Immigration and Brexit: should we be making room or closing our borders?

Immigration and Brexit: should we be making room or closing our borders?


This blog isn’t one sentence old, and yet I already I feel like I owe an apology.

Why? Well, because I have resurfaced a sorry image to accompany this blog that, for me anyway, represented an historic moral low-point in British political campaigning. Its ethically-absent self was first presented to the public on the 16th of June 2016 (not on the side of a bus on this occasion) – just six days before the momentous EU referendum was due to take place.

In my defence, I’ve chosen it for a reason. It powerfully encapsulates what many commentators believe to be the crux of why so many Britons exercised their democratic right in voting to leave the European Union: concerns about unrestricted immigration (which is a polite way of expressing it).

Our educational sessions equally echo this conclusion as it transpires immigration is central to the young people we meet, both in their analysis of the Brexit vote and when discussing the respective merits / faults of our post-Brexit future. Therefore, it’s the focus of today’s blog.

Courage, everyone. This isn’t an easy one.

Context

Our opposing further reading is probably a good place to start. It helps to inform deeper analysis.

Suffice to say however, that in the years leading up to the EU referendum, the latter of our two articles was closer to the pulse-of-the-nation. Sensationalist headlines focusing on ‘benefit tourism’, ‘NHS burdens’, ‘crime explosion’, and ‘British jobs for Britons only’ were commonplace. But were they / are they sincere? And, to what extent will departure from the EU allow greater scope for tackling potential migration concerns?

Clarity

Everyone knows that raw data can be moulded and shaped like clay on a potter’s wheel to reveal whatever the potter desires, however if we keep it simple there’s truth to be found. Let’s run to statistical objectivity thanks to the frisky number-crunchers at the Office for National Statistics and their quarterly report. The graph below is the most recent data available showing migration up to March 2017. What does it show?

  •  Net migration is consistently (and sometimes staggeringly) higher for non-EU nationals than it is for EU nationals.
  • Up until 2005, net migration of EU nationals was fairly negligible and couldn’t have contributed significantly to population concerns.
  • Currently, there is a notable dip in migration of EU nationals post the EU referendum.
  • The ONS also state here that of the 230,000 EU nationals to arrive in the year ending March 2017, 146,000 have already secured employment upon arrival or are studying in the U.K. This equates to 63% of total arrivals.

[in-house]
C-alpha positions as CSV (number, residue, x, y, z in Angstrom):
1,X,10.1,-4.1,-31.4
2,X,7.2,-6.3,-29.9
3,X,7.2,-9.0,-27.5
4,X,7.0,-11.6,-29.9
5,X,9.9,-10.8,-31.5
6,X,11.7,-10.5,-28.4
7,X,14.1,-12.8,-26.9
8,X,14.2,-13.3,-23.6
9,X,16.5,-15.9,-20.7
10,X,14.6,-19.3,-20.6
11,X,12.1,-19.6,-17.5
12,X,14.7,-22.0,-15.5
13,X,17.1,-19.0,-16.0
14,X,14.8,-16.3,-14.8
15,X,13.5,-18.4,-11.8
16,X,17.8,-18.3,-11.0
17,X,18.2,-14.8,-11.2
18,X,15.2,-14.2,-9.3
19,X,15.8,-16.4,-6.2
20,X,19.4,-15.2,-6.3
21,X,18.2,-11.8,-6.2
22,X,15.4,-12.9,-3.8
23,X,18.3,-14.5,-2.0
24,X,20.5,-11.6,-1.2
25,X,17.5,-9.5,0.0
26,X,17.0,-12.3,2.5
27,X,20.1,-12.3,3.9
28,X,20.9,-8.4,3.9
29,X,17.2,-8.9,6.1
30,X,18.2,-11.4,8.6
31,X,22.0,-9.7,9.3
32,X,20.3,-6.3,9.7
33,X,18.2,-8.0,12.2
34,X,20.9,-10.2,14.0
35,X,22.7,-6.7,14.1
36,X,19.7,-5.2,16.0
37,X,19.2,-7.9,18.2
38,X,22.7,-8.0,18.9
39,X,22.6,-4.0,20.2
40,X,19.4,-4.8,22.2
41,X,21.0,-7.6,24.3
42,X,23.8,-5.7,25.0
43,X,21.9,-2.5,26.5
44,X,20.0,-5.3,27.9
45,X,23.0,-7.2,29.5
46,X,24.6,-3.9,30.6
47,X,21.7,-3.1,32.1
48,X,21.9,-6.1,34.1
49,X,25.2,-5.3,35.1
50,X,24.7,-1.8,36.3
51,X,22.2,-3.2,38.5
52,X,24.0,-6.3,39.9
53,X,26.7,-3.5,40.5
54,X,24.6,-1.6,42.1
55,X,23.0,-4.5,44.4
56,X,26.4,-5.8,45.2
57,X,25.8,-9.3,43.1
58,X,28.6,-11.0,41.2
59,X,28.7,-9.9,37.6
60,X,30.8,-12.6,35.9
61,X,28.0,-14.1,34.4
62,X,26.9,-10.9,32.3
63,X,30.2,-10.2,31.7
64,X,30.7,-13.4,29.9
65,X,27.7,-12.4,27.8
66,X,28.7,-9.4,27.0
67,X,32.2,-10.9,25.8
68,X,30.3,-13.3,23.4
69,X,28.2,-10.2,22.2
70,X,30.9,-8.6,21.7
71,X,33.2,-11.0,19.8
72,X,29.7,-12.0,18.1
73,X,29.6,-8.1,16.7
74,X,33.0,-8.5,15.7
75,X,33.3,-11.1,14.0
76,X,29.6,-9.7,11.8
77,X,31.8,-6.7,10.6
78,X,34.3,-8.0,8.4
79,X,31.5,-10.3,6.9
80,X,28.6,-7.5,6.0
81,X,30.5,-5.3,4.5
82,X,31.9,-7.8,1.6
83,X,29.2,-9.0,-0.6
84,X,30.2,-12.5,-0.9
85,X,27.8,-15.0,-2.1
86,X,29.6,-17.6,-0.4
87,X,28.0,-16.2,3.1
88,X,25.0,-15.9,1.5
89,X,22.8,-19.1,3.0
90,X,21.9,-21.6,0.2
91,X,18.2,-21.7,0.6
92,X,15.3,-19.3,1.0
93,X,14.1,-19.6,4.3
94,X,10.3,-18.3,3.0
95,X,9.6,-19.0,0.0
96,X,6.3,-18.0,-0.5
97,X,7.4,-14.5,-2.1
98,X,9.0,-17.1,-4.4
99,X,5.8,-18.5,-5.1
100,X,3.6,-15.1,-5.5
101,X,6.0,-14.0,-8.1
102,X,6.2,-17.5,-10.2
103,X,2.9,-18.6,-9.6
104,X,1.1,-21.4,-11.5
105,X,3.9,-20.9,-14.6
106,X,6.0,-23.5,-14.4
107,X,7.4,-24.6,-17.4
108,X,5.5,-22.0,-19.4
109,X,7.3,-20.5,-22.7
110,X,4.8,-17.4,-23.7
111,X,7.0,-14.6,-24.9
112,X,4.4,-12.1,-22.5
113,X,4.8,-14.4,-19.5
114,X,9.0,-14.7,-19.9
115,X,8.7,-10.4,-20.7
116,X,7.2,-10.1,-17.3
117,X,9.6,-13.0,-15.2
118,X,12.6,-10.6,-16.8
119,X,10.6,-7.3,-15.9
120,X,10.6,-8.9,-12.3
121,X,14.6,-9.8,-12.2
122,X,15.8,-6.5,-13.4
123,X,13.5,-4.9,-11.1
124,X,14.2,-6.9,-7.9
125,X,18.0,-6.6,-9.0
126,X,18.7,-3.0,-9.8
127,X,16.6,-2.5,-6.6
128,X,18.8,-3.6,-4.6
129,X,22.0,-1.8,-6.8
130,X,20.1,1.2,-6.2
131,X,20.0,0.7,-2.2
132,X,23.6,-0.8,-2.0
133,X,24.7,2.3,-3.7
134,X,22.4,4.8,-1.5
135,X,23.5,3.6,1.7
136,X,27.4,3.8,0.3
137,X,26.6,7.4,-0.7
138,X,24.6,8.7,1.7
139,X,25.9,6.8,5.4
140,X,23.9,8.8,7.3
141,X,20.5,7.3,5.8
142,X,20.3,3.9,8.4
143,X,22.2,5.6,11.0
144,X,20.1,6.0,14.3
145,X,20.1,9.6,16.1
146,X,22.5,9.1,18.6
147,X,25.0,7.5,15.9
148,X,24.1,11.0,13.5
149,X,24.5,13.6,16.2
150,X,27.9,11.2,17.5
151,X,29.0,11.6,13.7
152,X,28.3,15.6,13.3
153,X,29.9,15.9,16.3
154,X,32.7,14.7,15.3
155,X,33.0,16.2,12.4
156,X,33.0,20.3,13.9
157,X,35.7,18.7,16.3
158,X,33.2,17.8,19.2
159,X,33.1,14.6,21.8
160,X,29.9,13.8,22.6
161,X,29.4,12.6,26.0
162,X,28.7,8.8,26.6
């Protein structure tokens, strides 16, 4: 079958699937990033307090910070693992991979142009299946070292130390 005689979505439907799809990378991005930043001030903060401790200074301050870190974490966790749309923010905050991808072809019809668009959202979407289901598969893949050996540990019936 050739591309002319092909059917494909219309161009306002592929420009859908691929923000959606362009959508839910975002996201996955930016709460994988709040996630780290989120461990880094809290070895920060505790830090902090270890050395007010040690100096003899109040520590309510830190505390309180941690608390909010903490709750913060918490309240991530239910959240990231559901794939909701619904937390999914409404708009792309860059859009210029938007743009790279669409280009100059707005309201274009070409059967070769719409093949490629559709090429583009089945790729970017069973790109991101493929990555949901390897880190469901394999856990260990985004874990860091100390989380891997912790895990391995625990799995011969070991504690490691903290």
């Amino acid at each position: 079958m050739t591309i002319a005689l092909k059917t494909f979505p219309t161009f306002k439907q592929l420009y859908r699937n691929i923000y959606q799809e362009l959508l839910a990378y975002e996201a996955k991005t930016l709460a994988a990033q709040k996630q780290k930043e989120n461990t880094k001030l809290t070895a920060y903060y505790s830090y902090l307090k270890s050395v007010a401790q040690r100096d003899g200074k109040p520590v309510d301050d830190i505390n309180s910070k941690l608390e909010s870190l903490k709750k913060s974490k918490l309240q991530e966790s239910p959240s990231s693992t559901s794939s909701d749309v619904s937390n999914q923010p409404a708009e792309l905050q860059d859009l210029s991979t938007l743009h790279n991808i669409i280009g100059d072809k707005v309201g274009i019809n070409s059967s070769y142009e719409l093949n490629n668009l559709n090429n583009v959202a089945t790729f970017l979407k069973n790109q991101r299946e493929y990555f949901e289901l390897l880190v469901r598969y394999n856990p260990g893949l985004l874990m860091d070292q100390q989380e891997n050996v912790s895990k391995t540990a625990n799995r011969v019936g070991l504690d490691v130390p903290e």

• The clear majority of those arriving to work are doing so in areas of ‘skilled employment’. Home Office immigration statistics that address sectors of work can be found here.

 

Breathe. What all those raw figures mean however is very much up to you and likely to reinforce whatever political subscription you already possess (it certainly does with the political elite). That being said, I do believe there is value in tackling misconceptions were they so self-evidently lie; this is abundantly clear in the case of ‘benefit tourism’, the fear that EU migration leads to hordes of idle, exploitative Europeans arriving to clog up your G.P waiting room with strange languages. This simply isn’t true. Furthermore, that for every job taken by a migration (not specific to EU migration) means a British citizen misses out; this is labelled the ‘fixed job fallacy’, the idea that there are only ever a certain number of potential jobs available and that migration occupies rather than creates jobs. Also, not true.

Conclusion

Well, analysis aside, we are where we are. So, what will post-Brexit EU migration look like?

Again, that depends (which is rapidly becoming my favourite thing to say). If during the Brexit negotiations, access to European markets mean an irrepressible link to the right of EU countries to work in the U.K, it is feasible that the British government may agree to those terms. Equally feasible however, through negotiation, is that trade and customs agreements are forged that don’t stipulate an open labour market.

It would appear that the balance rests in whether the government believes that migration is a positive or negative force. Which is interesting, because whilst successive governments have promised to slash the numbers of immigration to the U.K, very little substantive legislation has been passed to this effect. In fact, immigration targets have been consistently and wildly missed year on year. Maybe this discretely nods towards an area that popular opinion differs from Britain’s best interests.

I promise the next one will be far more succinct, involve less maths and more potential band names.

Finally, in other Brexit news, whilst my colleague and I have been secretly planning a Brexit-themed comedy double-act in darkened pub rooms, it appears we have been beaten to the punch. Read here for a catalogue of the best Brexit orientated jokes from this year’s Edinburgh fringe. 

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